Similar to S Corporations, LLCs are also pass through entities for tax purposes, and accordingly, the profits of the company both during normal business operations and in the event of a sale will only be subject to a single layer of taxation. However, the are some distinct differences between an S Corporation and an LLC. The following describes some of the advantages of LLCs:

1. Members of an LLC can allocate profits and losses among themselves in any manner they choose, provided that such allocations have substantial economic effect to the actual ownership interest. Profits of an S corporation on the other hand must be allocated and distributed according to the actual ratio of stock ownership even if the S corporation's owners believe it is more equitable to distribute the profits in a different manner.

2. There are no ownership restrictions on what type of individual or entity can hold an ownership interest in an LLC.

3. An LLC can issue different classes of equity interests.

4. Under certain circumstances, a member of an LLC's tax basis in his membership interests can be increased by such member's allocable share of the LLC's indebtedness. In contrast, a shareholder's basis for stock in a S corporation does not include corporate liabilities.

In addition to the advantages of operating a business as an LLC, there are also some significant disadvantages. Perhaps the most prominent disadvantage is that owners of an LLC who are employed by the LLC must pay the self-employment taxes on their entire share of the profits of the LLC. On the other hand, shareholders in an S corporation who are employed by the corporation are only required to pay the self-employment taxes on money that is paid to them as compensation for services. Another drawback of operating a business as a LLC is that LLCs are prohibited from issuing tax-favorable incentive stock options (or ISOs) to its employees. ISOs allow employees to receive capital gain treatment on the sale of the stock underlying the option if they meet certain holding restrictions. ISOs are commonly used by corporations to incentivize their employees.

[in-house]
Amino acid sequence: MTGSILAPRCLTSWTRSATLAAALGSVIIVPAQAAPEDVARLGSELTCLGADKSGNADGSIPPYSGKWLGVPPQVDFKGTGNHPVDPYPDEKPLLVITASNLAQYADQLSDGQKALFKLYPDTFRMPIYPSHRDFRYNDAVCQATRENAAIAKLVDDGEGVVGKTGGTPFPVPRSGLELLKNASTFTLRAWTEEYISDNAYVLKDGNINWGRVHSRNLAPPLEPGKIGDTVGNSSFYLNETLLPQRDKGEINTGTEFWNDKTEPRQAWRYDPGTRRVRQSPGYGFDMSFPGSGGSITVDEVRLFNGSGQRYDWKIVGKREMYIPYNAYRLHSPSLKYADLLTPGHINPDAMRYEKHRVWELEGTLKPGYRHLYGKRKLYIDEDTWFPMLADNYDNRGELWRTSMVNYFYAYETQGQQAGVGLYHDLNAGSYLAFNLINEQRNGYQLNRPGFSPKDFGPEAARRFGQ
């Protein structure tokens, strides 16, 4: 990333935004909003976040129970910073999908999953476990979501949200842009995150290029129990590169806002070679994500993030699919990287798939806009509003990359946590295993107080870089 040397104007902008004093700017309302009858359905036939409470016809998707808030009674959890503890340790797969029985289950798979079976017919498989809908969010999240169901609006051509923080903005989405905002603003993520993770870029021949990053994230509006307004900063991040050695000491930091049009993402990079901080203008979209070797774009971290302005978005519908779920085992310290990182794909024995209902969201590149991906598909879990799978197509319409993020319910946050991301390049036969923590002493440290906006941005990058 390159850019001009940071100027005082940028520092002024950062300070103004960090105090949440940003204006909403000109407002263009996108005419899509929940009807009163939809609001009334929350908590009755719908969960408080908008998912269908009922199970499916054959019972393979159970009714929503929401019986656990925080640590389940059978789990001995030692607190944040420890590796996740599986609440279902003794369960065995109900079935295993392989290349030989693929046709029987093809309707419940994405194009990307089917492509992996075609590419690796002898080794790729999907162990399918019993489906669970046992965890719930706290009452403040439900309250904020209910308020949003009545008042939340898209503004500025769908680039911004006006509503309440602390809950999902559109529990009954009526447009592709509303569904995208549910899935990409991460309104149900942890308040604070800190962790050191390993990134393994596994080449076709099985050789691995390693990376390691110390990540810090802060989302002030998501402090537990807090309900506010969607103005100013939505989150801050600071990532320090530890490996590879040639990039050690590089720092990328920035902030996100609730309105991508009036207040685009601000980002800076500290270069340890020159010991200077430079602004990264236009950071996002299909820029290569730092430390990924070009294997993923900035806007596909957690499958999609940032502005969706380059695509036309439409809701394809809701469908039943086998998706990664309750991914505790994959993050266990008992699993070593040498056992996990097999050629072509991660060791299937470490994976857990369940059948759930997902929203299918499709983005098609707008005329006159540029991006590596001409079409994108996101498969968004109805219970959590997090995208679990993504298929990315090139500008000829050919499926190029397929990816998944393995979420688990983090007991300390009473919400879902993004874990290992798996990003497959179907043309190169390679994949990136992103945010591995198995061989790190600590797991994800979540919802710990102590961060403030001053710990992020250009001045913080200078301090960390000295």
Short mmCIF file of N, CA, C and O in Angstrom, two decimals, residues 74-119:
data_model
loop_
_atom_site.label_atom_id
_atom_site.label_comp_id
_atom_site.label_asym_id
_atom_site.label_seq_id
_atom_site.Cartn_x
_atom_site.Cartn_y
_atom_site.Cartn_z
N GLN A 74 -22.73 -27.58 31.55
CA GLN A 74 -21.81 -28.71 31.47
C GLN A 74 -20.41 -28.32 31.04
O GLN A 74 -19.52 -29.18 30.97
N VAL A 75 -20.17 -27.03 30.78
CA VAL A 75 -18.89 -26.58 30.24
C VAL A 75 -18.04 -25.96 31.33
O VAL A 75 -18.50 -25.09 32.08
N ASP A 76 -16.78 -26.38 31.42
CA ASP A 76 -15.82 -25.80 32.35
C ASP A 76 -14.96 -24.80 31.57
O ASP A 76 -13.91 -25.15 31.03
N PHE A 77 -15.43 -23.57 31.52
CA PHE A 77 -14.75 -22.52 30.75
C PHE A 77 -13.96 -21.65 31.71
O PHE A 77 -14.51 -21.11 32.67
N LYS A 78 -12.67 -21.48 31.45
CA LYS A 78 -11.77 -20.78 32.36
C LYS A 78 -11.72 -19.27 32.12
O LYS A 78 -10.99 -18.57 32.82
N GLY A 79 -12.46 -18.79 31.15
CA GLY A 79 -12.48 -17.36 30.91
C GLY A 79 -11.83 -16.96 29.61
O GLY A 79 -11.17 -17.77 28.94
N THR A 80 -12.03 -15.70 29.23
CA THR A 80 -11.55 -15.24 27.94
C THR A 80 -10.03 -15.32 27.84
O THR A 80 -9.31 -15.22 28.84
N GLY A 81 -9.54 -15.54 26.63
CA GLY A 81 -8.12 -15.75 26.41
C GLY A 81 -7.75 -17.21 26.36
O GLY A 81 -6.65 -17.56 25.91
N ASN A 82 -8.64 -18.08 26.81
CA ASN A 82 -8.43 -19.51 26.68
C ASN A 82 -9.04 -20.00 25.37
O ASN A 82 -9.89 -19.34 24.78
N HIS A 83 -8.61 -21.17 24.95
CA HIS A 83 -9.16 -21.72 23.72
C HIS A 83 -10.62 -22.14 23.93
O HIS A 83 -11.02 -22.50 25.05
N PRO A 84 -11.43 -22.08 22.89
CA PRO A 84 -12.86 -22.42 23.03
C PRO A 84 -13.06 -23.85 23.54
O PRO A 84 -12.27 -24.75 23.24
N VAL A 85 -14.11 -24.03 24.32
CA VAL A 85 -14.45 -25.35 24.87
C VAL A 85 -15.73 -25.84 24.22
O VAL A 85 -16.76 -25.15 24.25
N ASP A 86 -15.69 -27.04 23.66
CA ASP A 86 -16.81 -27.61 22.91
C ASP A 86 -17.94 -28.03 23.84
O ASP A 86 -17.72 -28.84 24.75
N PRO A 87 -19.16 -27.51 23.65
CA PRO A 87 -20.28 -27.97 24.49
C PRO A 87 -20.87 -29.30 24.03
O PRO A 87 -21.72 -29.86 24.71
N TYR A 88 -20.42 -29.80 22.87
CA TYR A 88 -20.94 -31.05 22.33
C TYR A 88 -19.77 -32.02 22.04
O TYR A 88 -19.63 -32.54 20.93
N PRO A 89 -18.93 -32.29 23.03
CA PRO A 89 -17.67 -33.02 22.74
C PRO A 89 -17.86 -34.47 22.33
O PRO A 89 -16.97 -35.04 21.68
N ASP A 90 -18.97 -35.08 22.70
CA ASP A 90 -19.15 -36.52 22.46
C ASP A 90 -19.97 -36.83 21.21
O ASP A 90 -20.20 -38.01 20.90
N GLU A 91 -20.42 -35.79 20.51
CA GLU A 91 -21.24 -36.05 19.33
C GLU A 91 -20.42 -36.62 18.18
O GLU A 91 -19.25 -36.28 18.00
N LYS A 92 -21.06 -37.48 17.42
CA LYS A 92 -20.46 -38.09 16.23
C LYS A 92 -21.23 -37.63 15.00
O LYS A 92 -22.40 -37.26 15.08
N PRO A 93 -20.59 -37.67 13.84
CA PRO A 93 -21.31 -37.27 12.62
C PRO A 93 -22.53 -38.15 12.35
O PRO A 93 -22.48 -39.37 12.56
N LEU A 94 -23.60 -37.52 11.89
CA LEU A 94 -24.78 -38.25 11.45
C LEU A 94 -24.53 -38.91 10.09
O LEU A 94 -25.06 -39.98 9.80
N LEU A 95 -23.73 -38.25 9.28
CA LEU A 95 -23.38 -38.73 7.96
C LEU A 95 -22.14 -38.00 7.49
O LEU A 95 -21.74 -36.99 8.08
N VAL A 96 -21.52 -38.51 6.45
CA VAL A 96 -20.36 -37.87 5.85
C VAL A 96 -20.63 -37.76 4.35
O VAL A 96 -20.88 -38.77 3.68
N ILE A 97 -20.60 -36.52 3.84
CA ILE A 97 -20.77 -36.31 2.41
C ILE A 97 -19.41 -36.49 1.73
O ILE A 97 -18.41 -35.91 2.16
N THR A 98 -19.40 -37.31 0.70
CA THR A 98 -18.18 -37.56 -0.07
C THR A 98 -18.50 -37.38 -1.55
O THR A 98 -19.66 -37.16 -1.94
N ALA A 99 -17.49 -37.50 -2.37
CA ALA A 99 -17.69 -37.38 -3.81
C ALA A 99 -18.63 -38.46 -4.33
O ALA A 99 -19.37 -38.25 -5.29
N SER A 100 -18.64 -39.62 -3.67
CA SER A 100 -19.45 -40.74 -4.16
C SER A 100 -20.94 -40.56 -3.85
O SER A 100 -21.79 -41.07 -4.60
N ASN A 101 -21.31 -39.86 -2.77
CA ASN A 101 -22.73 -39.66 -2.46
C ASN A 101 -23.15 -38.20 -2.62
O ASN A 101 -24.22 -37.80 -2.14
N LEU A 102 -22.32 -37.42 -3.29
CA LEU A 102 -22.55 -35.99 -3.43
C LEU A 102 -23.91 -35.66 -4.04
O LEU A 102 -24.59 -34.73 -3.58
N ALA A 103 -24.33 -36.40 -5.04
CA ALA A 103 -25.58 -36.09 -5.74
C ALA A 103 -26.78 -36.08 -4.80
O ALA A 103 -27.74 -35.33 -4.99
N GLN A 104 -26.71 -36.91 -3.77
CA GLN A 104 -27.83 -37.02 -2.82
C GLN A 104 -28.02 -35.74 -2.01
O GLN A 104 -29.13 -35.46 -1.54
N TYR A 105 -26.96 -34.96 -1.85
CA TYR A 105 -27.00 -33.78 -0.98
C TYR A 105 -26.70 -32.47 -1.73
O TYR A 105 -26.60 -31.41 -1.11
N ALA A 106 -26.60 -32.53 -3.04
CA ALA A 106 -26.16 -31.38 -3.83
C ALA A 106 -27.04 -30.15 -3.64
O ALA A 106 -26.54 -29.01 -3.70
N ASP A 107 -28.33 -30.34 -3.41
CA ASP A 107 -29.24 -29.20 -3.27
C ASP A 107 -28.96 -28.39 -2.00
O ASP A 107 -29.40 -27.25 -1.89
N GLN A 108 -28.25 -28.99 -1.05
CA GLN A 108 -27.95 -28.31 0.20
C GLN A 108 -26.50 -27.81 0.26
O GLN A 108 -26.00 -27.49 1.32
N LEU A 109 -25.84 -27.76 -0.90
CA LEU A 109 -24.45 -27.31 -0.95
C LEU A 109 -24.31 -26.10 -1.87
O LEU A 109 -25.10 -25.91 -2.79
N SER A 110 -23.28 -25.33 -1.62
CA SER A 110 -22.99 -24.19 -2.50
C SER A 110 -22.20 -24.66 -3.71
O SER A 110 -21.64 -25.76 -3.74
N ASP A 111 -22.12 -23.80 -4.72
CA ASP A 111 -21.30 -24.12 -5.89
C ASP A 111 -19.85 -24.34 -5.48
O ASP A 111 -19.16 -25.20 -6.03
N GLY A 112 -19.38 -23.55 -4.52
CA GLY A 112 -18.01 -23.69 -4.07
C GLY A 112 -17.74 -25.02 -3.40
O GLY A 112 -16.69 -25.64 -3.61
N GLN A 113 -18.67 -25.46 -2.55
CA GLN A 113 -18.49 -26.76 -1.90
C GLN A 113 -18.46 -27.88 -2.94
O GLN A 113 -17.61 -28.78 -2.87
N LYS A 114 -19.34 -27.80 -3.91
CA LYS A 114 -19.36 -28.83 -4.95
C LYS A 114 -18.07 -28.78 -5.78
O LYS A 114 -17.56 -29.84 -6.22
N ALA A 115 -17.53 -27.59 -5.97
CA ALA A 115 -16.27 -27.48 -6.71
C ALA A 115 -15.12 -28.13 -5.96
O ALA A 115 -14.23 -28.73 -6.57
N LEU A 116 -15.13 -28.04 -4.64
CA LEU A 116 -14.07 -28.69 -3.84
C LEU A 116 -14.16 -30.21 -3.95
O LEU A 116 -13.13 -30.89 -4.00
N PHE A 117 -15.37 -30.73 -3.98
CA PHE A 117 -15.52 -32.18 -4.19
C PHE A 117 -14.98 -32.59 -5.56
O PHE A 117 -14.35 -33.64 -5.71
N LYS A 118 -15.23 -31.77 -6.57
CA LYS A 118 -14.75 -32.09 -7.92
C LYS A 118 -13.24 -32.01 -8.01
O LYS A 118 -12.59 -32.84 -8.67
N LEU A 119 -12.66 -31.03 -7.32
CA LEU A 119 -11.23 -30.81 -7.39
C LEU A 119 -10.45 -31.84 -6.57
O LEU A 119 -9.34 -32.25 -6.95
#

Conclusion

Choosing the right entity to operate a business is a very important decision for an owner. When making this decision, it is important to consider who will be operating the business and how the business will be managed. Will the business be owner-operated or will it be run by non-owner employees? Will the business incur substantial indebtedness or will it be capitalized primarily through equity investments? Will the business look for outside investors, and will these investors be friends and family of the owners, strategic industry partners or venture capitalists? Finally, what will be the ultimate exit strategy for the owners? These and other questions need to be considered when determining the type of business entity that best fits a particular business.

The authors are attorneys in the New York-based firm of Davis & Gilbert LLP. Brad J. Schwartzberg is a Partner in and Co-Chair of the firm's Corporate Department. He may be reached at (212) 468-4966. Jason M. Abramson, an Associate in the Corporate Department, may be reached at (212) 468-4841.

Please email the authors at bschwartzberg@dglaw.com or jabramson@dglaw.com with questions about this article.